Criminal Law

Impeaching a Witness

By Janet Portman, Attorney
Litigants can challenge the credibility of opposing witnesses -- even their own witnesses – in a number of ways, including by showing the judge or jury that the witness made inconsistent statements in the past.

When someone testifies under oath in a hearing, trial, or deposition, the other side will typically challenge the witness through cross-examination. The opposition’s tools include not only the ability to probe the witness’s actual ability to observe certain incidents, or the precision of the witness’s memory. The opponent might also challenge the essential credibility of the witness – that is, the chances that the witness is likely to be telling the truth, aside from what those facts may be. Going after a witness like this is called “impeaching” a witness, and it’s a direct attack on the character of the person testifying, attempting to show the judge or jury, “No matter what this person says, she doesn’t deserve to be believed.”

Lawyers impeach witnesses by using one or more of several approaches, some of which are explained below.

Impeaching a Witness Through Prior Inconsistent Statements

Confronting a witness with that person’s own statements that are at odds with the person’s testimony is a very common way to impeach the witness. But the opposition can’t just introduce the statement without giving the witness a chance to explain. The court may require that the lawyer disclose the statement to the witness during the witness’s trial testimony, including the circumstances under which it was made, and give the witness a chance to admit or deny it.

For example, suppose a witness to a fight testifies in court that the victim threw the first punch. At a bar after the fight, however, the bystander described the scene to several listeners, telling them that the defendant initiated the scuffle. The prosecutor, of course, will want the jury to disregard this witness’s testimony in court, which (if believed), would give the defendant a self-defense argument. So the prosecutor will want to impeach the witness, and will do so by questioning the witness about his statements at the bar. After giving the witness a chance to explain them, the prosecutor will call the bar patrons to testify, and will argue to the jury that because he has described the incident in inconsistent ways, the bystander just can’t be believed.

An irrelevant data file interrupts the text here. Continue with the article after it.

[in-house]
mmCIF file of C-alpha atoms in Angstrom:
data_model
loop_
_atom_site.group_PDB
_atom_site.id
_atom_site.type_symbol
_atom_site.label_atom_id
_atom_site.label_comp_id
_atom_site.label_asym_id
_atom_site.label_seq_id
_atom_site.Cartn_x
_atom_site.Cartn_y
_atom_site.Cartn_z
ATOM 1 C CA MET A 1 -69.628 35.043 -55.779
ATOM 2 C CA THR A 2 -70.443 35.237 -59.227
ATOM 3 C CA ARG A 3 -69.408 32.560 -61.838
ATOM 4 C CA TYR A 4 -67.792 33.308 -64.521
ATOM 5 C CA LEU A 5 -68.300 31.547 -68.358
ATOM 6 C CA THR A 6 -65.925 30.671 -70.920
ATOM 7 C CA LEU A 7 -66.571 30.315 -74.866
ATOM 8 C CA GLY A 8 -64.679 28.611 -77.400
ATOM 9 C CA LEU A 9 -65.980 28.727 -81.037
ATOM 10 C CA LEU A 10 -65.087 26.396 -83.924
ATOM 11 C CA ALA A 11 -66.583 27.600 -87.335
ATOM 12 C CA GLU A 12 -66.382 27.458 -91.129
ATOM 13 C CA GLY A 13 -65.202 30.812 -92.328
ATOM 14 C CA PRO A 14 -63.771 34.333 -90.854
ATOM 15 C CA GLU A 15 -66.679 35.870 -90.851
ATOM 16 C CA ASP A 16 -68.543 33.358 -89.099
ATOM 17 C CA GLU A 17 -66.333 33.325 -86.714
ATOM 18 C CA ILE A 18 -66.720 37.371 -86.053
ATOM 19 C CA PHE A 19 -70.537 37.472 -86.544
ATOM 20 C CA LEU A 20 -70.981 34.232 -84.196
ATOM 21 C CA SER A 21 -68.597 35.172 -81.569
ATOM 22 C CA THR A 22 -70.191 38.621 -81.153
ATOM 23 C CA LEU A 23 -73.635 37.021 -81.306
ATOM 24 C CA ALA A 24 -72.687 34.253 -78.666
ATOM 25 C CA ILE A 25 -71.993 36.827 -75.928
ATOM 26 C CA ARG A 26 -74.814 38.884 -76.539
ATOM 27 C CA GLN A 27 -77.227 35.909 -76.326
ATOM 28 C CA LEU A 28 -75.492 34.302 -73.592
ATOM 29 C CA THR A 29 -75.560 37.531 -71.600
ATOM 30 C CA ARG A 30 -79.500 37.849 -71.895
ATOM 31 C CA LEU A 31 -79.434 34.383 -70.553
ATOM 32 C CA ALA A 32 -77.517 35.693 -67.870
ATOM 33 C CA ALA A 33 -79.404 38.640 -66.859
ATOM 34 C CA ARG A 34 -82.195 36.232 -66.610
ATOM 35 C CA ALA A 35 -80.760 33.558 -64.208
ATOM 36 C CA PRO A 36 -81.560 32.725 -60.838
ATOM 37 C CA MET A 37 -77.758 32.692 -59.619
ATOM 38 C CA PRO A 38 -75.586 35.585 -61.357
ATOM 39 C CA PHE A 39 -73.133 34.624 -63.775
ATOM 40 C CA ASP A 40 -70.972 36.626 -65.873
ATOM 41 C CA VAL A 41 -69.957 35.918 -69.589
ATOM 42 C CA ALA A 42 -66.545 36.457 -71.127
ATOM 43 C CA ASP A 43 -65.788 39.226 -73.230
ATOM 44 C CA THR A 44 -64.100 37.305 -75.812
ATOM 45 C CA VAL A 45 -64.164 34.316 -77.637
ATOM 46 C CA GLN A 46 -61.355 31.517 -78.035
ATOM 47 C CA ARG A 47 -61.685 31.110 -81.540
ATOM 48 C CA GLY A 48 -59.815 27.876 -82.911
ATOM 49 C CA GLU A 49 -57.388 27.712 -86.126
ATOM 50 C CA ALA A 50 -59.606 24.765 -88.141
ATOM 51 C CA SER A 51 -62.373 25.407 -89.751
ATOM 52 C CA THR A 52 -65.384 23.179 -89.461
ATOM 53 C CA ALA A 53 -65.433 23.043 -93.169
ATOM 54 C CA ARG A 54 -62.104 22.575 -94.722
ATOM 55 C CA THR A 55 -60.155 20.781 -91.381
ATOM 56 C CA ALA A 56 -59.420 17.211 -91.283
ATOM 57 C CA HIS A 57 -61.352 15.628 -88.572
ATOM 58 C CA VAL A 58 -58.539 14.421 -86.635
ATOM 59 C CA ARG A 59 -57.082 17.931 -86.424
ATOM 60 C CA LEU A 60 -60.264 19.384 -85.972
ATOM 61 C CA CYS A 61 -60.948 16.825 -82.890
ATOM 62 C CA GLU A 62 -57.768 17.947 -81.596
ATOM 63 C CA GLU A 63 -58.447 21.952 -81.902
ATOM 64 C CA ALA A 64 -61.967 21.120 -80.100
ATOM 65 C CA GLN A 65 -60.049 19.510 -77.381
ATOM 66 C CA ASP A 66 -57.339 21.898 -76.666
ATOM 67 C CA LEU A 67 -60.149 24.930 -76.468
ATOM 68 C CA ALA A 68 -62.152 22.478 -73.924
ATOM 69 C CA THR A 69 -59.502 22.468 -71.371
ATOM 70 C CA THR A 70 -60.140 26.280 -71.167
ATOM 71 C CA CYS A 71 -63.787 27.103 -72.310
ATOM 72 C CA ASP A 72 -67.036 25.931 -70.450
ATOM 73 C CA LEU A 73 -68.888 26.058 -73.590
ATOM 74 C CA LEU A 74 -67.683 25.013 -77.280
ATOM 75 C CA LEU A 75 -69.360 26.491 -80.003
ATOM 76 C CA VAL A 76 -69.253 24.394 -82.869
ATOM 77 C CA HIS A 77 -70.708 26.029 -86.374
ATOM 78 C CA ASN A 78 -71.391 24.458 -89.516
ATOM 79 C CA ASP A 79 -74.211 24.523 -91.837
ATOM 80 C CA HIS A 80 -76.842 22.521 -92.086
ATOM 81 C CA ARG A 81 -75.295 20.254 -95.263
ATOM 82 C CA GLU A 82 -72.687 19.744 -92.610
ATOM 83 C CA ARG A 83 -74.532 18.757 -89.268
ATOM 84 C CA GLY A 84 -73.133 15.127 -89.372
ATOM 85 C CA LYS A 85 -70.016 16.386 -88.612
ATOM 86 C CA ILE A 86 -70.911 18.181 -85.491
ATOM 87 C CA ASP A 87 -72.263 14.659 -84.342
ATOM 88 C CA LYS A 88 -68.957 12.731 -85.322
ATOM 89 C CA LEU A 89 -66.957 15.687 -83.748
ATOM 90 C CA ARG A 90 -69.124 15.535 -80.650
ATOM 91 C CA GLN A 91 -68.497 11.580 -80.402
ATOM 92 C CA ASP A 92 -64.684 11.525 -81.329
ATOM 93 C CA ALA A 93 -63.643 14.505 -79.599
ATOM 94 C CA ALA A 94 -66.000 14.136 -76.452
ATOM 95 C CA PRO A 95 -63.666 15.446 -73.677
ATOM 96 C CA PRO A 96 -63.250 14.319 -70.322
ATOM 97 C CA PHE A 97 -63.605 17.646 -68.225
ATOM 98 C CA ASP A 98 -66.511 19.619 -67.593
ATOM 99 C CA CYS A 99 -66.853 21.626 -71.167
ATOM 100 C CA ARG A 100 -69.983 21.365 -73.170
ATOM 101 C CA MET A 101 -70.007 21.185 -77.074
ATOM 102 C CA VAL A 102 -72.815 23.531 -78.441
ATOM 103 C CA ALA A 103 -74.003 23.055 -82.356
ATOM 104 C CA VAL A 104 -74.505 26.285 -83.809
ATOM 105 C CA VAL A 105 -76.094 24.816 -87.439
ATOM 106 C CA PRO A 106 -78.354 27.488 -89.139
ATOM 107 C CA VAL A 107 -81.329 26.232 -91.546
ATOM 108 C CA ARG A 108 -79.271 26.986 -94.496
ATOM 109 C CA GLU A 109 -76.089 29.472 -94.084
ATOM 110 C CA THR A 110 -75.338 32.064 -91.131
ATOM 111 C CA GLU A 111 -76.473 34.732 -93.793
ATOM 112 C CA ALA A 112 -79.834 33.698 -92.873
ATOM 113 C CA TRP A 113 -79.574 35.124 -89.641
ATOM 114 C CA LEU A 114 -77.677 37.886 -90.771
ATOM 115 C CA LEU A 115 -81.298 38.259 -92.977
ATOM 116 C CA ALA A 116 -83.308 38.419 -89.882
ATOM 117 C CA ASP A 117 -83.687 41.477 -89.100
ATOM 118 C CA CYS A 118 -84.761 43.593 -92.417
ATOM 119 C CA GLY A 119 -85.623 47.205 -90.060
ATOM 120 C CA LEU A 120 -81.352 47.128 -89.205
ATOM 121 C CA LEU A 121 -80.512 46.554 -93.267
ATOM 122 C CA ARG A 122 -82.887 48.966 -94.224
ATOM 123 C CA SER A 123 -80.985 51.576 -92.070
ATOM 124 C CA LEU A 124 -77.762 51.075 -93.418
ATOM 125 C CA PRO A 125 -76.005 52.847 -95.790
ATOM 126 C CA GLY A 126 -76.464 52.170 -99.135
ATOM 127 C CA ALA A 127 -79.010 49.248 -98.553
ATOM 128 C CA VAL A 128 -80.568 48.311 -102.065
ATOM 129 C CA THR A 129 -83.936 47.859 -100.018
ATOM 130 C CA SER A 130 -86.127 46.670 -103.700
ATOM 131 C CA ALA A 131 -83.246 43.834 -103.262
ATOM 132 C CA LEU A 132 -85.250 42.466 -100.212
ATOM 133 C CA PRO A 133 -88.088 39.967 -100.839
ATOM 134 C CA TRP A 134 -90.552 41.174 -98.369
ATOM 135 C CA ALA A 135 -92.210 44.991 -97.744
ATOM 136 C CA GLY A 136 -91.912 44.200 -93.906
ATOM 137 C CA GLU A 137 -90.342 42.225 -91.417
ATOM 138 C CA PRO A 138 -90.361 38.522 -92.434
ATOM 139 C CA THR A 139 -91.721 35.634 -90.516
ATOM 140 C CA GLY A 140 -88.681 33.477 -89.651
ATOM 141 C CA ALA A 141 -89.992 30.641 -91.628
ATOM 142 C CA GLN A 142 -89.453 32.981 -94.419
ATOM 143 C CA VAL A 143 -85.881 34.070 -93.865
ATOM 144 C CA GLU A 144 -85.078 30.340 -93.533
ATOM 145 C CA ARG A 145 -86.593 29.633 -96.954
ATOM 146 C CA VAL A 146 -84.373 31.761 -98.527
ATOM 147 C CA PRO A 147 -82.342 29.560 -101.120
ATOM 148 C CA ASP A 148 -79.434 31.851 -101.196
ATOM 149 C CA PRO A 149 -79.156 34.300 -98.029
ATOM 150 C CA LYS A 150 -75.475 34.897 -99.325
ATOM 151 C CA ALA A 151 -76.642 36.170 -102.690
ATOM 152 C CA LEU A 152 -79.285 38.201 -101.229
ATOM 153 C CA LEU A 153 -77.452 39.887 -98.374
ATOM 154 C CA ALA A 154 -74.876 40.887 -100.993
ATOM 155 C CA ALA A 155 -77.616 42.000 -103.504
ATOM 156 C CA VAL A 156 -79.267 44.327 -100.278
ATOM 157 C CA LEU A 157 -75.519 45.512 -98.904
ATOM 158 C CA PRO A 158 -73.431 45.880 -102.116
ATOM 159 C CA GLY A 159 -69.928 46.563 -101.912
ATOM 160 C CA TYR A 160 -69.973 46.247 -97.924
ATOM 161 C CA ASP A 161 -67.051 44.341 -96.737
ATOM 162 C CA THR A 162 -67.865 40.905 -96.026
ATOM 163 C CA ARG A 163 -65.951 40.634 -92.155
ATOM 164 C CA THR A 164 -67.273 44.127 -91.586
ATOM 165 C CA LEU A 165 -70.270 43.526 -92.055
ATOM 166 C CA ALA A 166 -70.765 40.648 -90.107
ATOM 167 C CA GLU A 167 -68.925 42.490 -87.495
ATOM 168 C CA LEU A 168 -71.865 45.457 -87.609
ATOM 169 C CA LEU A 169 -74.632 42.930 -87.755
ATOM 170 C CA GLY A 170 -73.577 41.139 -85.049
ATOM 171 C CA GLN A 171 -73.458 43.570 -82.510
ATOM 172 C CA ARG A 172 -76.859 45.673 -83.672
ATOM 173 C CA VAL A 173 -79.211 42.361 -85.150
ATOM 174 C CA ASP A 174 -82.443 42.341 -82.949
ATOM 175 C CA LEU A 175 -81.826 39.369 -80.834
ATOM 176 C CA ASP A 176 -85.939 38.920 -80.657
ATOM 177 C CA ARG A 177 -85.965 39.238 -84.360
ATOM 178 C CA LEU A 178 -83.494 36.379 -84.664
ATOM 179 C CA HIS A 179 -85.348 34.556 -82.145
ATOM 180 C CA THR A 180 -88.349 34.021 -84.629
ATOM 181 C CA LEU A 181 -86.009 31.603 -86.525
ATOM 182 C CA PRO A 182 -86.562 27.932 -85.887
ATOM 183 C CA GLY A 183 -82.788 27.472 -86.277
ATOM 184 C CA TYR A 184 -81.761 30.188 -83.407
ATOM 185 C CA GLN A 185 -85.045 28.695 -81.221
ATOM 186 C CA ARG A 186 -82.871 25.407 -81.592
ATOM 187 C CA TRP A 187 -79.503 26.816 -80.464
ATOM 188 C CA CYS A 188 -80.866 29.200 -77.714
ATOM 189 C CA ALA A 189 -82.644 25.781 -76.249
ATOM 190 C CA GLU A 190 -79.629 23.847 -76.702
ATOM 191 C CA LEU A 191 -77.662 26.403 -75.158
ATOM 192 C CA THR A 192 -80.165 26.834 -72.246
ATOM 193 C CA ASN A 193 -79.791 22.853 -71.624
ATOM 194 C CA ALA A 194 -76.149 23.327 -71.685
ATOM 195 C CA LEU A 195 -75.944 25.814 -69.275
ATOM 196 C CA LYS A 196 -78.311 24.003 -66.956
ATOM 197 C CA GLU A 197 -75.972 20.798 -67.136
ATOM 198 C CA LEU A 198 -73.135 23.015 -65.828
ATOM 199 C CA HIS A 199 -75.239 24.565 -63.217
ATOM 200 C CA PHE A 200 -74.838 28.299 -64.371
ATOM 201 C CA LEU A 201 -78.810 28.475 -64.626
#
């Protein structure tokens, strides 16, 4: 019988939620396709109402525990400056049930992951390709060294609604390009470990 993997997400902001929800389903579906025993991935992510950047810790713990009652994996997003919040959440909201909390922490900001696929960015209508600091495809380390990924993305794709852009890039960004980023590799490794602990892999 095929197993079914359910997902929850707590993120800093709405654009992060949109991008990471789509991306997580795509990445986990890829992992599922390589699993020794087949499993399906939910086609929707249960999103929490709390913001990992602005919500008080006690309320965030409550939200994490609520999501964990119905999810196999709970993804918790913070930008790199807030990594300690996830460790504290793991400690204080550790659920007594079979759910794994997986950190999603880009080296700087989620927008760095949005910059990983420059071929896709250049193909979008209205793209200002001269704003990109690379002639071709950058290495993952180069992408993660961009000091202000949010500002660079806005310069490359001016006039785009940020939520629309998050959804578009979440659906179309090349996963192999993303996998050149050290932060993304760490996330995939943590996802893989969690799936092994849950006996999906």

Impeaching a Witness By Showing Bias or Personal Interest

A traditional and common sense way to impeach a witness is to show that he or she is biased against one of the parties, or has a personal interest in the outcome of the case. The relationship between the parties may be good or bad. For example, imagine a witness who is a business partner with the defendant, who stands to lose money if the defendant loses the case. The plaintiff may introduce evidence of the business dealings between the two people, and show how the outcome of the case will directly affect the witness. For this reason, the lawyer will argue, the witness’s testimony ought not to be believed.